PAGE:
Eleven suspected abalone poachers have been arrested in northern California, officials said Friday.

Since the tide was unusually low in Mendocino County, California Department of Fish & Game wardens were aware of the increased risk of poaching activity and kept their eyes on the coast line, including the coral reefs that had become exposed as the water disappeared.

At about 6.15 a.m. on Wednesday wardens noticed suspicious divers exiting waters near Caspar, south of Fort Bragg. Fish & Game Lt. Kathy Ponting, who runs the special operations unit, said her team drove to a spot near the suspicious divers and began surveillance.

Unaware of the wardens’ presence, the divers collected abalone from the reef and placed them in tall grass near the beach.

Then a large van pulled up near the dive area and we watched them load up a bunch of abalone in plastic bags into the van,” Ponting said. The divers went back to the sea, while wardens decided to follow the van. After pulling it over, they discovered 50 abalones inside.

Abalones can sell for up to $100 dollars, but collection is strictly regulated since these molluscs need many years to develop. It can take 12 years for a specimen to reach the legal size. With a California fishing license and an abalone stamp card you are allowed to fetch 24 specimens per year, but no more than three per day. It is also illegal to collect them for sale, and anyone caught with a dozen or more will be considered possessing them with the intention of selling them.

abalone 11 suspected abalone poachers arrested in California may be facing $40,000 fine
Red Abalone. The only type that can be harvested.

When the van did not return to the divers, the alleged poachers loaded a pickup truck. The wardens followed the car to a nearby hotel and found coolers filled with abalone inside the divers’ hotel room. Most of the abalones were smaller than the legal size.

The wardens found a total of 166 abalones with the group, Ponting said. The suspects were booked on charges of felony conspiracy to harvest abalone for commercial purposes, which carries a fine of up to $40,000, said Game Warden Patrick Foy. Two vehicles also were

seized along with $6,000 in cash.

The black market for abalone is large and poaching is widespread, despite official efforts to eradicate the practise.

We always only catch the tip of the iceberg, there is so much

abalone poaching going on because of the black market,” Ponting

explained. “We can pick almost any group and watch them poaching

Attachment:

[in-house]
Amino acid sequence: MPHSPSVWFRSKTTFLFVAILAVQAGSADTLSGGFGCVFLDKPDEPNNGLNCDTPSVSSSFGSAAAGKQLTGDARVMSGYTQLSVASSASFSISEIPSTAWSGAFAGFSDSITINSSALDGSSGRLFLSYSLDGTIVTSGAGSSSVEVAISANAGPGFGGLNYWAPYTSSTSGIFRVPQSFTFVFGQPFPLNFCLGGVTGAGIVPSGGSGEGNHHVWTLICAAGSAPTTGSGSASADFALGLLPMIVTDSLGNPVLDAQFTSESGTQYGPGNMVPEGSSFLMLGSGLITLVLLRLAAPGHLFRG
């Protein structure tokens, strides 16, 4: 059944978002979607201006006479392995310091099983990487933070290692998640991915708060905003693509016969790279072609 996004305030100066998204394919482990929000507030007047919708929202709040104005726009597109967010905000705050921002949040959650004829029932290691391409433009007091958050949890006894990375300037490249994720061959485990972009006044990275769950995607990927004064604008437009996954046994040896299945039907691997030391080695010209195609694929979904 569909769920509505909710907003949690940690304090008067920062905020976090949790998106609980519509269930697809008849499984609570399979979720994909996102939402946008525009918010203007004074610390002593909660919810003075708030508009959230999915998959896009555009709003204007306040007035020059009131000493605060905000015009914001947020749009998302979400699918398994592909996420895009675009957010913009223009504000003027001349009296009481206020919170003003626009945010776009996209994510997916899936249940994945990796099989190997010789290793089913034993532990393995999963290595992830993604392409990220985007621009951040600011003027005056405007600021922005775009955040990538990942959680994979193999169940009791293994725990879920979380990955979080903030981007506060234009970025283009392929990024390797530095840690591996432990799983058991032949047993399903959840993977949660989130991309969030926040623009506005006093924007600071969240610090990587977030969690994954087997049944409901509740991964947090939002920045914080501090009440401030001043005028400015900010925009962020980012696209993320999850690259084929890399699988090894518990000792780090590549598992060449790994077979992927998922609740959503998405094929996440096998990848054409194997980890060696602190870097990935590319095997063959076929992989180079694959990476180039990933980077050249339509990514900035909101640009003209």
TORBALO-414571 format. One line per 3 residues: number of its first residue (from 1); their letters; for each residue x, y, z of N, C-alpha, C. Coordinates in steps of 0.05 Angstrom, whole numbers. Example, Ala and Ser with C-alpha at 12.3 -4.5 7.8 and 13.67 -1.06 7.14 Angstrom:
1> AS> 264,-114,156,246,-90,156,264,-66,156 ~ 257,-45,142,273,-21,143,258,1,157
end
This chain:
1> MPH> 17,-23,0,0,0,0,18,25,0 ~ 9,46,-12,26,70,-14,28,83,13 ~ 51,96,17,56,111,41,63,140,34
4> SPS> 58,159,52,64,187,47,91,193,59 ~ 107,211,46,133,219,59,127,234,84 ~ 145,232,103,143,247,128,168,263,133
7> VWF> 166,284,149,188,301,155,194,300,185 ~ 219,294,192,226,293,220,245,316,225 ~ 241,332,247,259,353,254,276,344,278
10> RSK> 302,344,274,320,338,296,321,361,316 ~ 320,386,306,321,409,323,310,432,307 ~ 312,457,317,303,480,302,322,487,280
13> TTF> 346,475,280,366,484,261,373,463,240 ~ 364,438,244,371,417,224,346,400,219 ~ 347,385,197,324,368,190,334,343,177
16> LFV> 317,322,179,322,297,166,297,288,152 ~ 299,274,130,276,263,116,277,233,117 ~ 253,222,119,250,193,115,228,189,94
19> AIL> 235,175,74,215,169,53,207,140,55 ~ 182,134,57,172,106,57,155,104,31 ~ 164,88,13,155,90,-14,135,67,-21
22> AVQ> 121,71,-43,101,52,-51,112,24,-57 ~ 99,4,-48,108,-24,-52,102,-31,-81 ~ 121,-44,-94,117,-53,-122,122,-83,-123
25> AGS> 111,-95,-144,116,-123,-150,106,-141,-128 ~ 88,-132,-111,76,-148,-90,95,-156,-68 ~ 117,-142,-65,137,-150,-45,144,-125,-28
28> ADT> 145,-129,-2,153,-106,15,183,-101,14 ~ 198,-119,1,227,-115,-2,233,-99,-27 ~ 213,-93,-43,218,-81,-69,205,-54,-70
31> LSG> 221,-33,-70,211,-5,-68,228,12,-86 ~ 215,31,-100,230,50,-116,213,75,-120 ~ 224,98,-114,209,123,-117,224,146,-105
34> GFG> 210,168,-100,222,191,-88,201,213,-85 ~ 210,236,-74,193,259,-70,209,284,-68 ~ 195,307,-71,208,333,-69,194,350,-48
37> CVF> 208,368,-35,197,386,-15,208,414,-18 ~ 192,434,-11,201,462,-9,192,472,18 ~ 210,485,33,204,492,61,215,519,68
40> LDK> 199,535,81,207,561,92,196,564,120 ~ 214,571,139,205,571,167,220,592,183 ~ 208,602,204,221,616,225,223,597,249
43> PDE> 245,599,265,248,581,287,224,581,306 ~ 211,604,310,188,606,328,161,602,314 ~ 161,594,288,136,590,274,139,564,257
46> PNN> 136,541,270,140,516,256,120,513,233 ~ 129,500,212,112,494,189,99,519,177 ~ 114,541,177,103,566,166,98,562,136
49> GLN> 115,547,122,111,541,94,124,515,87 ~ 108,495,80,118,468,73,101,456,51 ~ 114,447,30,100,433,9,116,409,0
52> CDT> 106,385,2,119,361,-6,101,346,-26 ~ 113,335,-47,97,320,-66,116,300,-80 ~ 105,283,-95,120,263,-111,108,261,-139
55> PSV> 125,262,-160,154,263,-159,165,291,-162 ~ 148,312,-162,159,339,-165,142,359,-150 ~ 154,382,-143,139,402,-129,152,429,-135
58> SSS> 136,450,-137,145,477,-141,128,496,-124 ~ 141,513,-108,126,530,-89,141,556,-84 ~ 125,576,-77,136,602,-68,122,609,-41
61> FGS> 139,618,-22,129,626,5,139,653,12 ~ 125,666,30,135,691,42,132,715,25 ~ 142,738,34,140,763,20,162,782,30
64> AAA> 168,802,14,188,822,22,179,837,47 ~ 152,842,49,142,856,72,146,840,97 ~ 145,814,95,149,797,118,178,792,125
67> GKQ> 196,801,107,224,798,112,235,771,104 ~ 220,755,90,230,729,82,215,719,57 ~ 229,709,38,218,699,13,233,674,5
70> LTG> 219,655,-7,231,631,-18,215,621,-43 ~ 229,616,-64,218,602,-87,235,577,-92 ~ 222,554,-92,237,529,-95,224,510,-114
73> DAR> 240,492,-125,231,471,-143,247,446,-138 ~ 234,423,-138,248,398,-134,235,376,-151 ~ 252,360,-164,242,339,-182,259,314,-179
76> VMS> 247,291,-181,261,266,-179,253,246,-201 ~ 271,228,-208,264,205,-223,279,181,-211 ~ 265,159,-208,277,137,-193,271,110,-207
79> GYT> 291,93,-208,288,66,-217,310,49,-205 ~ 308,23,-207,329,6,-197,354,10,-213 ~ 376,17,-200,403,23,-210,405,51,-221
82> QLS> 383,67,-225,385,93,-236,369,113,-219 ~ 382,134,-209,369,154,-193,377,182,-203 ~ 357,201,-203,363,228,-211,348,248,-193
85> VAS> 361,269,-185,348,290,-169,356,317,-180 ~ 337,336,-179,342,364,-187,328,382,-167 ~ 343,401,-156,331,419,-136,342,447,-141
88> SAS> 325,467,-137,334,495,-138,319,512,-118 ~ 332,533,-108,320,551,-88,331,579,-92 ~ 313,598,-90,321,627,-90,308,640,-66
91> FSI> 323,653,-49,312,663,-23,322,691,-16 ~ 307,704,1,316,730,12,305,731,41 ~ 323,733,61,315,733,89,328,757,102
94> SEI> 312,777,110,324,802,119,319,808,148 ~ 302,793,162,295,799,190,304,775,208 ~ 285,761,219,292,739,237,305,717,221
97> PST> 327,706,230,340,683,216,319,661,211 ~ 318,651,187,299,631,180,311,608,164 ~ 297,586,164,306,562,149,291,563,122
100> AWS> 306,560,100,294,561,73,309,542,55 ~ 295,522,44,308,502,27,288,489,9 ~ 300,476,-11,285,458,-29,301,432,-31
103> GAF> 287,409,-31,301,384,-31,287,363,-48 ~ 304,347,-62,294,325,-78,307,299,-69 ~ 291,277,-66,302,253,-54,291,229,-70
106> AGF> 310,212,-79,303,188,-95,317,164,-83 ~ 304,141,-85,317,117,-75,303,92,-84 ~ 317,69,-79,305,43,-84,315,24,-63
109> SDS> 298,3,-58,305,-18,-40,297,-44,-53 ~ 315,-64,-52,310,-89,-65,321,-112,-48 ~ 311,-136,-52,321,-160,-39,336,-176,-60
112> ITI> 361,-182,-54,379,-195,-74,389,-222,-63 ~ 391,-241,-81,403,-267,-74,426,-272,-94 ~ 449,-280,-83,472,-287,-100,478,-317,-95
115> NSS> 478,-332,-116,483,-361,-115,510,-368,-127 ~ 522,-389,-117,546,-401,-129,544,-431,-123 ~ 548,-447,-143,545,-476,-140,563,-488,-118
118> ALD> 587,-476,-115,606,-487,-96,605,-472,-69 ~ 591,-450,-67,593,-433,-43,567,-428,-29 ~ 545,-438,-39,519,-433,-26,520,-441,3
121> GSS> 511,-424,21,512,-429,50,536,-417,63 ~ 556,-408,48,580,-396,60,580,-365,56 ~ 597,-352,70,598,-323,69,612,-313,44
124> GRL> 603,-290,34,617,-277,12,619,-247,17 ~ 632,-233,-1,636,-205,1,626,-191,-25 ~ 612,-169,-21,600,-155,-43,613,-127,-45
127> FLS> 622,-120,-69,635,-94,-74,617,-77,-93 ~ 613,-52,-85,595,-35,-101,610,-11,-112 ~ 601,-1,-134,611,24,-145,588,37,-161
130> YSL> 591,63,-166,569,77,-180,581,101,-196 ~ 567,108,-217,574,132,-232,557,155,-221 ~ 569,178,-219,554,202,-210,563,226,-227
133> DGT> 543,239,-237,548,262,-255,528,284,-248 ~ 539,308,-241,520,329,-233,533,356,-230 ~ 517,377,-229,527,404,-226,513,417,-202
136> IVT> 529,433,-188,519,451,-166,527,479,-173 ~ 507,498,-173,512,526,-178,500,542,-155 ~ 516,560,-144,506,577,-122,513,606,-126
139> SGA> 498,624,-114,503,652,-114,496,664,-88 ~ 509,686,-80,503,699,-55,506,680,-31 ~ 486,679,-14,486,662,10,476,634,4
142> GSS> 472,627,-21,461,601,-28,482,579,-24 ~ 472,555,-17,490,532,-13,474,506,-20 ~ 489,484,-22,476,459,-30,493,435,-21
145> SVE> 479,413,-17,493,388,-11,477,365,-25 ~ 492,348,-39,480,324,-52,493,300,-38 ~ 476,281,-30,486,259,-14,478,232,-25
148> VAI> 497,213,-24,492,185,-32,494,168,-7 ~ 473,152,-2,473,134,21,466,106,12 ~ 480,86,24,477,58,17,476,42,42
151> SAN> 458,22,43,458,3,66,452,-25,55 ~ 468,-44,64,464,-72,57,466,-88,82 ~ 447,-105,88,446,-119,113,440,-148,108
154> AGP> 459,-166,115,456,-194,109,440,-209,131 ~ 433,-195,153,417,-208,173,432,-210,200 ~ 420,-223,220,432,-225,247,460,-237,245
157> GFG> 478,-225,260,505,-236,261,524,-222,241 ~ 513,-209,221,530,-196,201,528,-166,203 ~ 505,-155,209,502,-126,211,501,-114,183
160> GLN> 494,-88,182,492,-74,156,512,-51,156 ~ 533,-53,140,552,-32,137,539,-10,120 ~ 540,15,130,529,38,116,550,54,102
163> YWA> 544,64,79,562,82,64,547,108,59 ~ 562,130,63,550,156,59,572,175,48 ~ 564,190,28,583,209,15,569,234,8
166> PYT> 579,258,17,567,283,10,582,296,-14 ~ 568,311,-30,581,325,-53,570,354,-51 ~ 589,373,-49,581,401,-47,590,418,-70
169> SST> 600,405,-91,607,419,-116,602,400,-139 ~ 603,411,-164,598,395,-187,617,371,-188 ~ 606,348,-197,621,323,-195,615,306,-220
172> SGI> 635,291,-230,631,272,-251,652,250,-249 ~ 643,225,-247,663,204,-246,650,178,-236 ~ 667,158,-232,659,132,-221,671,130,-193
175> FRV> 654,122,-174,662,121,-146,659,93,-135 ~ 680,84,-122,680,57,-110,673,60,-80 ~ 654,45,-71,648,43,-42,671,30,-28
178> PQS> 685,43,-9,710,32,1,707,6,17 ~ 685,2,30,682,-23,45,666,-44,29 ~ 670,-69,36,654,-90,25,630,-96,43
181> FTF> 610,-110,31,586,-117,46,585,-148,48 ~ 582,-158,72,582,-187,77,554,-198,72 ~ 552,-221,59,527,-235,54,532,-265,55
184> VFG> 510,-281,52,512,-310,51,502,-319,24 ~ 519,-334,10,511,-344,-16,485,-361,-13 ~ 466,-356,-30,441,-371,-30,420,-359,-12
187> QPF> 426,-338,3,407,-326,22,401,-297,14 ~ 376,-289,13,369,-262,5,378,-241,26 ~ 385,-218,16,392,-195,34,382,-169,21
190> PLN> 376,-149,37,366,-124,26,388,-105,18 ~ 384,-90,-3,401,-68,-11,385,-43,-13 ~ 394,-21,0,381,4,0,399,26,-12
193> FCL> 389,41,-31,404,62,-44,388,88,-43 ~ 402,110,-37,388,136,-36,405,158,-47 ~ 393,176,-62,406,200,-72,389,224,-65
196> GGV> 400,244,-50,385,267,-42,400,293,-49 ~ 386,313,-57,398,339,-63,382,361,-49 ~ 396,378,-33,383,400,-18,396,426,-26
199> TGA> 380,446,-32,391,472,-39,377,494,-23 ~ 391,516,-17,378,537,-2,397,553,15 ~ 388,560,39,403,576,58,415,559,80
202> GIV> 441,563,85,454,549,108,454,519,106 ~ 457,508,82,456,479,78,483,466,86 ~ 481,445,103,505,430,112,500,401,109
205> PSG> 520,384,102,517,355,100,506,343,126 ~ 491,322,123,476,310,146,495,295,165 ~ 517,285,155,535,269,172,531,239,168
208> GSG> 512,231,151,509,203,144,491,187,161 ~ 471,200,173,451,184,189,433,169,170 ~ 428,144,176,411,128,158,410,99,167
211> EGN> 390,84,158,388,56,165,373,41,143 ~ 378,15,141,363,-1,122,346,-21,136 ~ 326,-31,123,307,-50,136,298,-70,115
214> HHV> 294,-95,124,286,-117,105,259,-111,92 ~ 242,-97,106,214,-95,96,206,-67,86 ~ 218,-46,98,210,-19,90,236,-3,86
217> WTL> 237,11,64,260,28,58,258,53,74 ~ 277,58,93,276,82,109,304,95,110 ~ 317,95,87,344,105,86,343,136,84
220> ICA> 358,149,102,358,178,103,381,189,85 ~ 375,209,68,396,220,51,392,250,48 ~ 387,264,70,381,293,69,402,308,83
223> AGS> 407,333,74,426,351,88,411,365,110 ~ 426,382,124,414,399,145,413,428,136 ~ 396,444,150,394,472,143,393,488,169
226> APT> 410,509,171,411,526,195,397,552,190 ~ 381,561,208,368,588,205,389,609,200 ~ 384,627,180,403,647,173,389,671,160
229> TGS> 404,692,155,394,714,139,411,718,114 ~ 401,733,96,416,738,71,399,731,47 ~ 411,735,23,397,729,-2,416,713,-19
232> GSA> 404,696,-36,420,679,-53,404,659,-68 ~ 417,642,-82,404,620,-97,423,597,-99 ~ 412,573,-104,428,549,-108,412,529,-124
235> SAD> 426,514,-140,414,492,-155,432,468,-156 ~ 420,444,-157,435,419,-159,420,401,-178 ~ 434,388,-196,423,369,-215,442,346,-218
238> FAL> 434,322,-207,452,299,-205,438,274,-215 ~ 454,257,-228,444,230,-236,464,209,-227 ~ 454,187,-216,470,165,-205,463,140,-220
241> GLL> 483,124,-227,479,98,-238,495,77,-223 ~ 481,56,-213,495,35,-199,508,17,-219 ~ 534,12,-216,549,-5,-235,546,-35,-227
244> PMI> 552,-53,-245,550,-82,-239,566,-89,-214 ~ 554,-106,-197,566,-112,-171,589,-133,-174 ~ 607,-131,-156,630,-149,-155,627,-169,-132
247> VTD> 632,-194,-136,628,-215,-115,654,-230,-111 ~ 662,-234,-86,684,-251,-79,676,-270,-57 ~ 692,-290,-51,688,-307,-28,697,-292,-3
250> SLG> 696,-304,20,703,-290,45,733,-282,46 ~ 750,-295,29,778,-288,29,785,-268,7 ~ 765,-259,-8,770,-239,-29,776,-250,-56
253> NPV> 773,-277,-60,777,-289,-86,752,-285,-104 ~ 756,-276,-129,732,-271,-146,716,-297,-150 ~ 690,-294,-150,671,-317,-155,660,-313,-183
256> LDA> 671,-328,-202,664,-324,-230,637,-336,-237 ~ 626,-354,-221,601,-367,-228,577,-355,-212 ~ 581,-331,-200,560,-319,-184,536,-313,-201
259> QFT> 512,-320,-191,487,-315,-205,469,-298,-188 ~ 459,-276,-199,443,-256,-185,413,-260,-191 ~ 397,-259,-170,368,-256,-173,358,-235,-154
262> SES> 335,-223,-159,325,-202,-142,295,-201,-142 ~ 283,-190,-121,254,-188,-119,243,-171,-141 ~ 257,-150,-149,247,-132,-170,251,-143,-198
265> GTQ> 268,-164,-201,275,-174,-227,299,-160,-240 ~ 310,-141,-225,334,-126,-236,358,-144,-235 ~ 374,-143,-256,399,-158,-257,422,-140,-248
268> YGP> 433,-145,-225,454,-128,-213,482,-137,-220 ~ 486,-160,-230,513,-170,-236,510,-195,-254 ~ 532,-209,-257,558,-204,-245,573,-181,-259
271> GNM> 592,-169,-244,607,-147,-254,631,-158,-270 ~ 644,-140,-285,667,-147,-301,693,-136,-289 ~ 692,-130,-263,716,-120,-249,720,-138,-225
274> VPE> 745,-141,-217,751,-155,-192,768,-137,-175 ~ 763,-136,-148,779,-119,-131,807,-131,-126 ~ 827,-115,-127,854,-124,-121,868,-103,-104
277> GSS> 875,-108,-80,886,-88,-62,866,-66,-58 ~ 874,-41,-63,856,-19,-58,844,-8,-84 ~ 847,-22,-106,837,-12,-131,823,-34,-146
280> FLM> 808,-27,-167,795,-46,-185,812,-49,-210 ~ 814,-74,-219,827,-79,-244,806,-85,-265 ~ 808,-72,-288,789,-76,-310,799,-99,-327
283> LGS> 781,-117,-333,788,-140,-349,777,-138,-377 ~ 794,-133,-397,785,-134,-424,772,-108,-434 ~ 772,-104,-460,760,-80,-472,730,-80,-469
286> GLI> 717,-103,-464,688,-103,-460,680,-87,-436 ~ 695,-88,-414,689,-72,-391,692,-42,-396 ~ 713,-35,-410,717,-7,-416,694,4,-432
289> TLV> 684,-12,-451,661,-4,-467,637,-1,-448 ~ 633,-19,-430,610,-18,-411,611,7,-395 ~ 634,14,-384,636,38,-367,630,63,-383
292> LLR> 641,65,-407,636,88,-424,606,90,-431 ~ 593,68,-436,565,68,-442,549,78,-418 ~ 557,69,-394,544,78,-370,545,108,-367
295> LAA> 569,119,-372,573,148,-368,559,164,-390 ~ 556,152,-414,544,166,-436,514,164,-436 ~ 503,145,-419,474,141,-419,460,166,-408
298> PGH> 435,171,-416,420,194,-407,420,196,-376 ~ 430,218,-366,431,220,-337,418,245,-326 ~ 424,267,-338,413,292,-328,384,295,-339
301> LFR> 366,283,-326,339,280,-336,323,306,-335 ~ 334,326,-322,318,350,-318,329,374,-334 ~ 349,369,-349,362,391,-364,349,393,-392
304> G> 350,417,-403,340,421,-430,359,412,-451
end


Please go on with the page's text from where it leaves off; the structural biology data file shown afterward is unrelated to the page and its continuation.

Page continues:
abalone. It’s really unsettling.”

What is an abalone?

The abalone is a medium sized to very large edible sea snail prized for its exquisite flavour. There is roughly 100 known species world wide, all of them being gastropod molluscs belonging to the genus Haliotis. You may stumble upon a species marketed as “Chilean abalone” in the food trade, but this is not a real abalone; its name is Concholepas concholepas and it belongs to an entirely different family.

Since abalones are found in so many different parts of the world, they are known under many different names, such as abulón in Spanish, ormer in Jersey and Guernsey, pāua in

New Zealand, muttonfish or muttonshells in Australia, perlemoen in South Africa, and Venus’s-ears, ear-shells, and sea-ears in British and American English.

Abalones reach sexual maturity when they are comparatively small, but they won’t produce any significant amount of offspring until they grow bigger. A small abalone may release around 10,000 eggs at a time, which may sound like a big number but is dwarfed compared to the 11 million eggs released at a time by really large abalones. As a result of this, the removal of abalones from the sea before they have a chance to grow large is highly detrimental to the survival of the species.

Abalone has been farmed since the 1950s in Japan and China, and during the 1990s the practise spread to other parts of the world in response to dwindling wild populations. Today, it is possible to purchase farmed abalone and refrain from removing specimens from the wild. China and Japan are still major producers of abalone, but has been joined by Korea, Thailand, Australia, New Zealand, South Africa, Namibia, Iceland, Ireland, Canada, USA, Mexico, and Chile.

Catching abalone in California

As mentioned above, it is legal to fetch a certain amount of abalone per day and year in Californian waters if you have a California fishing license and an abalone stamp card. The abalone stamp card has 24 tags and captured abalones must be tagged immediately. The legal size is (a minimum of) seven inches (178 mm) measured across the shell. A person may be in possession of no more than three abalones at any given time. Other regulations to keep in mind are listed below. Always check with the California Department of Fish & Game before you go abalone hunting in California to find out if there have been any regulatory changes.

· Scuba diving for abalone is always prohibited; you may only pick them from the shore or use breath-hold techniques.

· Abalone may only be taken from April to November, not including July.

· You may only take Red abalones; no Black, White, Pink, or Flat abalones.

· You may not take any abalones south of the mouth of the San Francisco Bay.

· You may not sell any part of the abalone, including the shell.

· Only abalones still attached to the shell can be legally transported.